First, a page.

(Unrelated but not to be overlooked, by word verification is catweed. Is that not a great word?)

Tamika: said...

I'm embarrassed to admit that I've never tried bread pudding. The way you described it though, I'm really missing out:)

Jon Paul said...

What a apropos blending of story and food. Tantalizing and evocative to say the least.

Liza, I just wanted to stop in and say thank you. I'm celebrating my blogs one year anniversary today, and you were a big part of why I kept with it.

From the bottom of my heart, thanks! :D

Colette Martin said...

Oh my gosh, what a great find! I would have been mesmerized.

Alexandra said...

I love bread pudding. Hot, soft bread pudding leaves me speechless.

And I love old cookbooks, too.

Your copy sounds darling, with the note on hiccoughs.

Helen Ginger said...

What are Hic coughs? Hmm. I have never made bread pudding. I feel like I'm lacking a wonderful experience. I'm not sure I've ever eaten any!

Carolina M. Valdez Schneider said...

I LOVE bread pudding. LOVE LOVE LOVE it. The weird thing is I used to hate it. But then I tried Famous Dave's Bread pudding and I was a changed woman. Now we make it for Christmas Eve using the Famous Dave's recipe. It's truly divine (but huge--you have to cut the recipe in half and the sauce recipe in 1/4).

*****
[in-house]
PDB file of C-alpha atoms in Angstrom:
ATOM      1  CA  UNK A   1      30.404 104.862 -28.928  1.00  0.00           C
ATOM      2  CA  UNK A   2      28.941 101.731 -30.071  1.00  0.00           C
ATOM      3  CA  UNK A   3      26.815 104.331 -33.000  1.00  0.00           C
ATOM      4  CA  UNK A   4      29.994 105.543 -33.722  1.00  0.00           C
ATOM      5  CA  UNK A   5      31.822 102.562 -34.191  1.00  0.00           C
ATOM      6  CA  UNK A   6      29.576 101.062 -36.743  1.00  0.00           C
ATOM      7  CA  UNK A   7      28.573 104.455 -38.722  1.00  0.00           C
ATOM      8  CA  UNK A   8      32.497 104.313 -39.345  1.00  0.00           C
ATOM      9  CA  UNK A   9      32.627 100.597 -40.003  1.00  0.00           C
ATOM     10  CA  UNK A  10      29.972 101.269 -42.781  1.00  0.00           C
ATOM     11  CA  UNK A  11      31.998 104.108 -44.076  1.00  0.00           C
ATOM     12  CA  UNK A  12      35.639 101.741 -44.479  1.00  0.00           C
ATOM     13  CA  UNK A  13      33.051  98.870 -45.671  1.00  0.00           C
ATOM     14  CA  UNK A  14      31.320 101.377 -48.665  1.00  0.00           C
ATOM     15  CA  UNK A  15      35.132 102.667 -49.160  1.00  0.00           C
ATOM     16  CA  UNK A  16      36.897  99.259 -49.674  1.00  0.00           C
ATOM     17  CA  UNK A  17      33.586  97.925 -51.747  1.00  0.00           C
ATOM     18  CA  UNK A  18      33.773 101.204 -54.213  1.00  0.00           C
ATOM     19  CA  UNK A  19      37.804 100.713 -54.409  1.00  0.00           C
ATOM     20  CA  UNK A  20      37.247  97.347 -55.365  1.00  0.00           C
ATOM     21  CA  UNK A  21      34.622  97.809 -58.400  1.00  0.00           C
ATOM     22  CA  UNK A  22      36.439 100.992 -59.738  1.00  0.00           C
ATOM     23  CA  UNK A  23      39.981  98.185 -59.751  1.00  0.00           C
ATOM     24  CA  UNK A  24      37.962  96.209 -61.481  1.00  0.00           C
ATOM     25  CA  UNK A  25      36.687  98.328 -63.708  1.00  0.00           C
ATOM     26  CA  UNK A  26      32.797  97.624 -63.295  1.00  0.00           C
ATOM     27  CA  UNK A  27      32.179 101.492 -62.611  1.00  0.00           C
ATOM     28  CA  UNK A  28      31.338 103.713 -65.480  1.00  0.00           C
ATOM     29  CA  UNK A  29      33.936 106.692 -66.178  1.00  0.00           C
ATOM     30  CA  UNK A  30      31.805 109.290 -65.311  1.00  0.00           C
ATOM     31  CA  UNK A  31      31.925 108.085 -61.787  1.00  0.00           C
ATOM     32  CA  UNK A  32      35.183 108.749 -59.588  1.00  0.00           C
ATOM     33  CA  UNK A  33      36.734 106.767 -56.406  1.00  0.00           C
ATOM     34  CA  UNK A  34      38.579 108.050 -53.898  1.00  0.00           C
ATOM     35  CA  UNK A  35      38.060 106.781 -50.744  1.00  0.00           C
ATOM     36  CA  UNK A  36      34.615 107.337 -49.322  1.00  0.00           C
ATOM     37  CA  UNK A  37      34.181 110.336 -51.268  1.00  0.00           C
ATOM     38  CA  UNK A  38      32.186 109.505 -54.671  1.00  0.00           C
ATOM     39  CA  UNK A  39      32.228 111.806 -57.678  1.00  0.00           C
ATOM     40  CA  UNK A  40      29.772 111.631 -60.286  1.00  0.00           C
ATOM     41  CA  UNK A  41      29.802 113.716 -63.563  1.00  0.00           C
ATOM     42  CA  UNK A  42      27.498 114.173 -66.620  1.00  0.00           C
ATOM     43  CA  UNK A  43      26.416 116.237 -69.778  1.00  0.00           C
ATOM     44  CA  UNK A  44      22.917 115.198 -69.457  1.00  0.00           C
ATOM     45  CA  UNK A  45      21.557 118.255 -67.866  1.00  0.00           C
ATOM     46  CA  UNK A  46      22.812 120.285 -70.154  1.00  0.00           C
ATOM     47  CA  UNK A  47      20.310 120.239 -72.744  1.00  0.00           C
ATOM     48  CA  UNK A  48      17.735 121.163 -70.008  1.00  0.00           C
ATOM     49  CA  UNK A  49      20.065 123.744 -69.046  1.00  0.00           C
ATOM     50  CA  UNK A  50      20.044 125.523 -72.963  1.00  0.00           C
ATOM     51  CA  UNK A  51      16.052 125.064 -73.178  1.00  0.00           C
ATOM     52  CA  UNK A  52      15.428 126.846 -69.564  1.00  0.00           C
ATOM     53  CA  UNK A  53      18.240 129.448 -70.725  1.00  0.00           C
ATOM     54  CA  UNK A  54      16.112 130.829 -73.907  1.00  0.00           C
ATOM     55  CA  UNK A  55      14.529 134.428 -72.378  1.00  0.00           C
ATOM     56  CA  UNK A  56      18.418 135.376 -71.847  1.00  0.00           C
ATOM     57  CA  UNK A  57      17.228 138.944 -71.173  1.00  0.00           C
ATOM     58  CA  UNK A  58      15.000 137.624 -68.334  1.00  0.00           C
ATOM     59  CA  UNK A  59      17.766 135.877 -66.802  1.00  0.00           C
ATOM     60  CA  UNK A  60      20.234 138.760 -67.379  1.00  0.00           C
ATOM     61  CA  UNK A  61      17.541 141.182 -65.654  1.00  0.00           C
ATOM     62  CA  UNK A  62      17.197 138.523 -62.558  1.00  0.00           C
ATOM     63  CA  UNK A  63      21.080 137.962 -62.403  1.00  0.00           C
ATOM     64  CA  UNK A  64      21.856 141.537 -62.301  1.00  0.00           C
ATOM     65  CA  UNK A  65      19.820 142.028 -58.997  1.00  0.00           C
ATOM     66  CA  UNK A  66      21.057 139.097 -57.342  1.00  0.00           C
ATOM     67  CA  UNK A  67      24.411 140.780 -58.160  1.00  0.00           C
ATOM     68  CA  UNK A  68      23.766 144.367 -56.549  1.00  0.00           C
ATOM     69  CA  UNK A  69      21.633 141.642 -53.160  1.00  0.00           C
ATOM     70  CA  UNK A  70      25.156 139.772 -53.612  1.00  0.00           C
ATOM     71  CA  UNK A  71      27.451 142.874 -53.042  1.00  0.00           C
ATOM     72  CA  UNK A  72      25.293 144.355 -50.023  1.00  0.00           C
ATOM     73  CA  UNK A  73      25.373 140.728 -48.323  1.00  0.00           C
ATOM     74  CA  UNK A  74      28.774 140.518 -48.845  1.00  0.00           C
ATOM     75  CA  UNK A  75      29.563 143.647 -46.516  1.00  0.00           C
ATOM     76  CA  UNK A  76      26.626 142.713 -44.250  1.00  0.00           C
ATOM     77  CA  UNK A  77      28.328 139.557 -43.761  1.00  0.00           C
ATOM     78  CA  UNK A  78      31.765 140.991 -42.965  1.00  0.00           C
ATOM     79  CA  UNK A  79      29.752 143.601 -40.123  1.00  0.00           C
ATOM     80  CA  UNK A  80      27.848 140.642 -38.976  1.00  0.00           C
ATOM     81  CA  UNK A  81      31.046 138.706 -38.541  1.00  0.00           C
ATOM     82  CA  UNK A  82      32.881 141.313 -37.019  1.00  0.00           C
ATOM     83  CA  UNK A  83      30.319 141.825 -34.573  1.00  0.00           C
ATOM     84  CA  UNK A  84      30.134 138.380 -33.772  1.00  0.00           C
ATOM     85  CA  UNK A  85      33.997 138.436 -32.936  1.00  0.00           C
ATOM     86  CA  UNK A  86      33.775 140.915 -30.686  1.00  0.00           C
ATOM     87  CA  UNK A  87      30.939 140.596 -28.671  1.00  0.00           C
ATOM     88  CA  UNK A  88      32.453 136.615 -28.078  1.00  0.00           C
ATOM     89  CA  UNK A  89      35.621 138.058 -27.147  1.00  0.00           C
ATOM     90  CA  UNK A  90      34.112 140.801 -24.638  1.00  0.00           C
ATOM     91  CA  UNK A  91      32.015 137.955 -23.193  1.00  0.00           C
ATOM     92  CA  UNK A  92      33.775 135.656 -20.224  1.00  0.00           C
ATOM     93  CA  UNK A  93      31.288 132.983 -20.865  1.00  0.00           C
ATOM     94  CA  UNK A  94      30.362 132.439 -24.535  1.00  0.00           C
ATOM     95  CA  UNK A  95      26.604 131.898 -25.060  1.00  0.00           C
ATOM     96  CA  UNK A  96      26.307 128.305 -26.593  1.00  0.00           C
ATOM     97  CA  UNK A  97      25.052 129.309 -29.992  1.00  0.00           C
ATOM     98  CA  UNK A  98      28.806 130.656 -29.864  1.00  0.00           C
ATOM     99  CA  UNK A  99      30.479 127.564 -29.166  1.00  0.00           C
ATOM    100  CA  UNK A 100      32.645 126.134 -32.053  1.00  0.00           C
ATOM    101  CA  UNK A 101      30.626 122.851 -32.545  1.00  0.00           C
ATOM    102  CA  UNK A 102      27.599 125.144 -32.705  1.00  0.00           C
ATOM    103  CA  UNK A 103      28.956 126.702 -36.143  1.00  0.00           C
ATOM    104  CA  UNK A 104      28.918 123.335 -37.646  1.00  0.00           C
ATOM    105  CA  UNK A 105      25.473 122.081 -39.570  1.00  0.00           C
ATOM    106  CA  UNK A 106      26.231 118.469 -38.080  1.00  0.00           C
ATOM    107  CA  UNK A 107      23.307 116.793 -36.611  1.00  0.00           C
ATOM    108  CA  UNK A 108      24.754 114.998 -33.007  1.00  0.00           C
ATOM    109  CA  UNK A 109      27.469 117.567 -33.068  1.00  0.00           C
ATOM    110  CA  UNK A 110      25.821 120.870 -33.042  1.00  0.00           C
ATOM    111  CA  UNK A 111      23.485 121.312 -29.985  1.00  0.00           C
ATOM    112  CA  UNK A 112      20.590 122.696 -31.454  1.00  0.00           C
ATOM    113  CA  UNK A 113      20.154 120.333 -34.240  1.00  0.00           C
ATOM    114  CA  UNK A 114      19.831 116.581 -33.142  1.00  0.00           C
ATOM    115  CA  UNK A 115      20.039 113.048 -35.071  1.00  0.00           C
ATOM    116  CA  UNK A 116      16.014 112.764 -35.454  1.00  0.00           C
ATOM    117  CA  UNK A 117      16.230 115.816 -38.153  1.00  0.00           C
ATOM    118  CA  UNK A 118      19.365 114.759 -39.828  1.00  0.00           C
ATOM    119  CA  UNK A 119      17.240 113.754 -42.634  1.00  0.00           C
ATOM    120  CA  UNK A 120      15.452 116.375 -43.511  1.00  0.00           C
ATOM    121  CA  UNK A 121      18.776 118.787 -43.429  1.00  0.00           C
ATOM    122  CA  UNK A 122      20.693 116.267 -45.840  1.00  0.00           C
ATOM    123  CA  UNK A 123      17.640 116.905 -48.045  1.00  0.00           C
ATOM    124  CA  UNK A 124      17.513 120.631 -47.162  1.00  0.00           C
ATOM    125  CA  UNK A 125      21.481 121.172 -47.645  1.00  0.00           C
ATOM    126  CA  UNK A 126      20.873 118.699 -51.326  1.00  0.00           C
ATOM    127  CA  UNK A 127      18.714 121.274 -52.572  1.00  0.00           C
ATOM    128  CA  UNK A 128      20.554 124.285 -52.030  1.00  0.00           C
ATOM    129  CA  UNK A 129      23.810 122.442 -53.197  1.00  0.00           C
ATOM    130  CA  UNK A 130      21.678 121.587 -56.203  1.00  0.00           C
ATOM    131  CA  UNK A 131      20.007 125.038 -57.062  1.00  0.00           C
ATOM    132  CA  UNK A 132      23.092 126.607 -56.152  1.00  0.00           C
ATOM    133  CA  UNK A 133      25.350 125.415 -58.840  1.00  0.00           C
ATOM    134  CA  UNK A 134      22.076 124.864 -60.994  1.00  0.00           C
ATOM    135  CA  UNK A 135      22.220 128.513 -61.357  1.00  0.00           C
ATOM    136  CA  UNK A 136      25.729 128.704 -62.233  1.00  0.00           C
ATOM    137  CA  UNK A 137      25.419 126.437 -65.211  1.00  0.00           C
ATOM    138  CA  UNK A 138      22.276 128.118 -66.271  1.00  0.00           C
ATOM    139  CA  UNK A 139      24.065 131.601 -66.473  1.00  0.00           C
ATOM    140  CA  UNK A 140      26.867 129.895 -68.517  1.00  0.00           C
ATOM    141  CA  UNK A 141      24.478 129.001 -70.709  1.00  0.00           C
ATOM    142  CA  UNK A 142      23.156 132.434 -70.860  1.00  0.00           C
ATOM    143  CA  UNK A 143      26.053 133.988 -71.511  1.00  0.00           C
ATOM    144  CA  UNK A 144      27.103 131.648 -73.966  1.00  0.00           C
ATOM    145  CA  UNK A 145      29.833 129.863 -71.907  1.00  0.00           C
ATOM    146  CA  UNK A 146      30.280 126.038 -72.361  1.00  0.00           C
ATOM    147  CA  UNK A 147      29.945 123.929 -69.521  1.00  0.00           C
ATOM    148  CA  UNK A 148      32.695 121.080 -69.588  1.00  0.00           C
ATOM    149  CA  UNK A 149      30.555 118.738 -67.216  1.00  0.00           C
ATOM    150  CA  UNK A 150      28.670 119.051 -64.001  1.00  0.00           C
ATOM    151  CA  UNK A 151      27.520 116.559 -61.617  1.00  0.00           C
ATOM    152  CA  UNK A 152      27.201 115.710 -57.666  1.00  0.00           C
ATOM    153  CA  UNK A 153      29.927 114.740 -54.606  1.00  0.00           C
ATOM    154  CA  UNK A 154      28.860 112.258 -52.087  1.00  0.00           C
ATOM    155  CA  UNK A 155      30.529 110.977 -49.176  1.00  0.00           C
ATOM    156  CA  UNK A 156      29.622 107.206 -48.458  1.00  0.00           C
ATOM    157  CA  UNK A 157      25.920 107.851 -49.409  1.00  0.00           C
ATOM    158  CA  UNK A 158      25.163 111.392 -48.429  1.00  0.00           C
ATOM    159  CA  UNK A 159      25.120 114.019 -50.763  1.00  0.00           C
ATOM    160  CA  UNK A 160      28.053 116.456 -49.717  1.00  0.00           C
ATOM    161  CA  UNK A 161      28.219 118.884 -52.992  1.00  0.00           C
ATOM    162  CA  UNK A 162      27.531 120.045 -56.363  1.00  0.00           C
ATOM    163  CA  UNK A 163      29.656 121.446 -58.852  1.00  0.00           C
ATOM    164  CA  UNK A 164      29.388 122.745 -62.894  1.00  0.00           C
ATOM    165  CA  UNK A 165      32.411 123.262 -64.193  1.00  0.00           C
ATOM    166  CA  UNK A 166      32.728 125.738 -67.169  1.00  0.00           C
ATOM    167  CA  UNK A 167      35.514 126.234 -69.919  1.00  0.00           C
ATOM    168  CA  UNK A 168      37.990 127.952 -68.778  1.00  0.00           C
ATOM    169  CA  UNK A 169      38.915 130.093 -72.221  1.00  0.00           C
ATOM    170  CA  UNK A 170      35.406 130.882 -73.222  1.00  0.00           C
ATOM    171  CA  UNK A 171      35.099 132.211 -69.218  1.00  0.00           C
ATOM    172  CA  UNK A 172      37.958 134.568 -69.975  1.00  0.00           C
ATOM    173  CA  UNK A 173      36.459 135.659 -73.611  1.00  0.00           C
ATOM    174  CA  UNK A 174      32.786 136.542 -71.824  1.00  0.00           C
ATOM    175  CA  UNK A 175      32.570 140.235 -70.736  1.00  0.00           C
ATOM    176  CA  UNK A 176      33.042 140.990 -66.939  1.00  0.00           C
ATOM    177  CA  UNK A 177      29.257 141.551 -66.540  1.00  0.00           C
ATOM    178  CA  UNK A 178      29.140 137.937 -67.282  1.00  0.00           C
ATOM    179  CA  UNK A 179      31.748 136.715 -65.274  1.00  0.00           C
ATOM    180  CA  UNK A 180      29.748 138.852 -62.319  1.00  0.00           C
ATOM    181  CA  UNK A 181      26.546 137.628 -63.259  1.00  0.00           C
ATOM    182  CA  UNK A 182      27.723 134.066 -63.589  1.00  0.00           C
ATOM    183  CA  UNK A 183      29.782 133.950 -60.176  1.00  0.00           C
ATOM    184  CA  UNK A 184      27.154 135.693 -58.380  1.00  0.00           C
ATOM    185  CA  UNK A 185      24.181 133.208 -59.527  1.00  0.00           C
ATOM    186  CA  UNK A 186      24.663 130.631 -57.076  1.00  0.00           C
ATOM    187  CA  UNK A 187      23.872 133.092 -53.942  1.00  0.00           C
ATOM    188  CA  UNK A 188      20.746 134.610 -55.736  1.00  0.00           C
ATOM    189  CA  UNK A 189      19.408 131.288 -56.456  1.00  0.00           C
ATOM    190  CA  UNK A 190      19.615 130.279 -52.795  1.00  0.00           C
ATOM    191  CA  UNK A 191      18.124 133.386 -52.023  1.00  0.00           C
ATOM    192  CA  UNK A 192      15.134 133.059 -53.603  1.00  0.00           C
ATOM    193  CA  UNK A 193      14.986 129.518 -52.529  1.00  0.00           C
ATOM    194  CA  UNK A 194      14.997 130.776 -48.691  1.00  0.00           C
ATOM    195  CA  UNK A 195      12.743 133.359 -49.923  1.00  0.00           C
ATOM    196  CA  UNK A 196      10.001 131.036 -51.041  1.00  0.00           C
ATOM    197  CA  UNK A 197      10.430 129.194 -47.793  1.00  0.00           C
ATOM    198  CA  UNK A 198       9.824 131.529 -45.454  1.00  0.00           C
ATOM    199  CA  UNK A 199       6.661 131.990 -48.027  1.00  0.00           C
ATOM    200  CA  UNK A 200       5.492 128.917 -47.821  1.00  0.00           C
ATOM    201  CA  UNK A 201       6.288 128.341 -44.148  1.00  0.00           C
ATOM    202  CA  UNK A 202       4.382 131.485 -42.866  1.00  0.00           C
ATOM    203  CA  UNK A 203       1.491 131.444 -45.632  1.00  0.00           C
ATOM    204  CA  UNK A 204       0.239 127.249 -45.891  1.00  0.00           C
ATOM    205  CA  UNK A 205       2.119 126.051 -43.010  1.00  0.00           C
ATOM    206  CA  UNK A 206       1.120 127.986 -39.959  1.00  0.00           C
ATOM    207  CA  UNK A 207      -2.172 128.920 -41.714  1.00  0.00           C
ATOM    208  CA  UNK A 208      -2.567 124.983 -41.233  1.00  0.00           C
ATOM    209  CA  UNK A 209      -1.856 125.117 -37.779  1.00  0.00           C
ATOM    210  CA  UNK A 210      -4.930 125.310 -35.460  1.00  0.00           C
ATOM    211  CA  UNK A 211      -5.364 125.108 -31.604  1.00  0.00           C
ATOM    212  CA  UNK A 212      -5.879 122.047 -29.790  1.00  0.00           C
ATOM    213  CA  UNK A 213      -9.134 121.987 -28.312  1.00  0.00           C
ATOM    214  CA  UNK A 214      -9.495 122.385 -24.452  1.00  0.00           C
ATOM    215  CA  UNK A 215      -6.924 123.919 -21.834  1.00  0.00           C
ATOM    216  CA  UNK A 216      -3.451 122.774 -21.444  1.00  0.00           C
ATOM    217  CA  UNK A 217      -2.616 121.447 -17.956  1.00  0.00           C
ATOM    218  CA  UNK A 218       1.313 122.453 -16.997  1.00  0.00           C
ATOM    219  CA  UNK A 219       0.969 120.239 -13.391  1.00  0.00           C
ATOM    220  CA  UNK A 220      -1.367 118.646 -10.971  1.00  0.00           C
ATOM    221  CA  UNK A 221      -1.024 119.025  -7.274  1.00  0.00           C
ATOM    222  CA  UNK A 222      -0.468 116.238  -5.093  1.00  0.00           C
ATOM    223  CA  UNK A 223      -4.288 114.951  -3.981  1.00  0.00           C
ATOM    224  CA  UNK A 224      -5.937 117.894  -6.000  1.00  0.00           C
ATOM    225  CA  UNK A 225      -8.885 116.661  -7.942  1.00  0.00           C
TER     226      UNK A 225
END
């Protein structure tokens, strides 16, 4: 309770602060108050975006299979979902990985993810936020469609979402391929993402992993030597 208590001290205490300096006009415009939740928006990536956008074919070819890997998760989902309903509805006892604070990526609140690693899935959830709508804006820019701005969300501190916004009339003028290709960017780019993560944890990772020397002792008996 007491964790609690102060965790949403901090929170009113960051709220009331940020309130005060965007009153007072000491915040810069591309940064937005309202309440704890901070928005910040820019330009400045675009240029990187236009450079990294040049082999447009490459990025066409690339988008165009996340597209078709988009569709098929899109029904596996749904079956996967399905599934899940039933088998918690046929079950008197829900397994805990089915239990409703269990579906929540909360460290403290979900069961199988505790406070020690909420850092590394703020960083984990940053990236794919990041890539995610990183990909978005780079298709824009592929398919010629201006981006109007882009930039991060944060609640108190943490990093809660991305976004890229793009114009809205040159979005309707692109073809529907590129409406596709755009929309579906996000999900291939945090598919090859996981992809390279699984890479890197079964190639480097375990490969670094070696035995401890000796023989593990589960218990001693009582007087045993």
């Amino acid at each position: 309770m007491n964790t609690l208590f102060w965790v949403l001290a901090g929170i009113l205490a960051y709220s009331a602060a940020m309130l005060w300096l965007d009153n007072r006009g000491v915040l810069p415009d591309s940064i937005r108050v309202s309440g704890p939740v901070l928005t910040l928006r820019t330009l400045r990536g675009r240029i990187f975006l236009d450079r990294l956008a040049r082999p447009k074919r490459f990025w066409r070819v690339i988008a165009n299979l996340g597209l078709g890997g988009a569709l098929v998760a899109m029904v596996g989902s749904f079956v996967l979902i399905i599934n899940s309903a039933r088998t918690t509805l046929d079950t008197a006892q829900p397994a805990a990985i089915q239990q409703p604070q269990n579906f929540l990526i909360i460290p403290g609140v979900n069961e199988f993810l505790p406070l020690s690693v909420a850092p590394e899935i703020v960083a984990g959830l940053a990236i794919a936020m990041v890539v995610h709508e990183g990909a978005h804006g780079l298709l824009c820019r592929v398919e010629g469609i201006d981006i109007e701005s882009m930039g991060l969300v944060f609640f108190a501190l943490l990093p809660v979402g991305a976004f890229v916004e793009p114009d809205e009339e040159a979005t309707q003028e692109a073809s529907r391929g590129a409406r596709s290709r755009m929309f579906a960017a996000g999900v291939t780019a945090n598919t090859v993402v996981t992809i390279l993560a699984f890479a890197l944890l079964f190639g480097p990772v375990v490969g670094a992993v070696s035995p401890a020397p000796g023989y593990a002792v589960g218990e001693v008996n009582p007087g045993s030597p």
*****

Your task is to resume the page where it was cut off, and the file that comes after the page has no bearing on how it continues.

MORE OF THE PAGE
Anyway, that cookbook sounds like such a treasure!! I love going through old books like that. I used to enjoy buying used books for my literature classes in part because of the notes I'd find in the margins. It's like falling into history. I used to have an ancient Fannie Farmer cookbook which my husband threw away a couple years ago because it was so used that it had torn in half and he thought it was silly to keep it around (plus he bought me a "new" edition). I still haven't fully forgiven him for throwing it out as I haven't been able to find it again. There's just nothing like the original.

Ro said...

Oh, I totally agree with you on Meryl Streep. She rocks any movie! And as for the book vs. movie thing ... isn't that so often the case? I'm glad to hear the book is much better and will definitely make a point of seeking it out. :)

'Yellow Rose' Jasmine said...

Just discovering bread pudding myself this year. I know, sad to have missed it all these years. Let's just say that what my mother called bread pudding was definitely NOT bread pudding. So, I've been reluctant to try or understand what the big deal is.
Now I'm beginning to know... Made Yorkshire Pudding and had to make a whole 'nother roast 2 days later just so I could eat it again.
Holy Moly is that good stuff!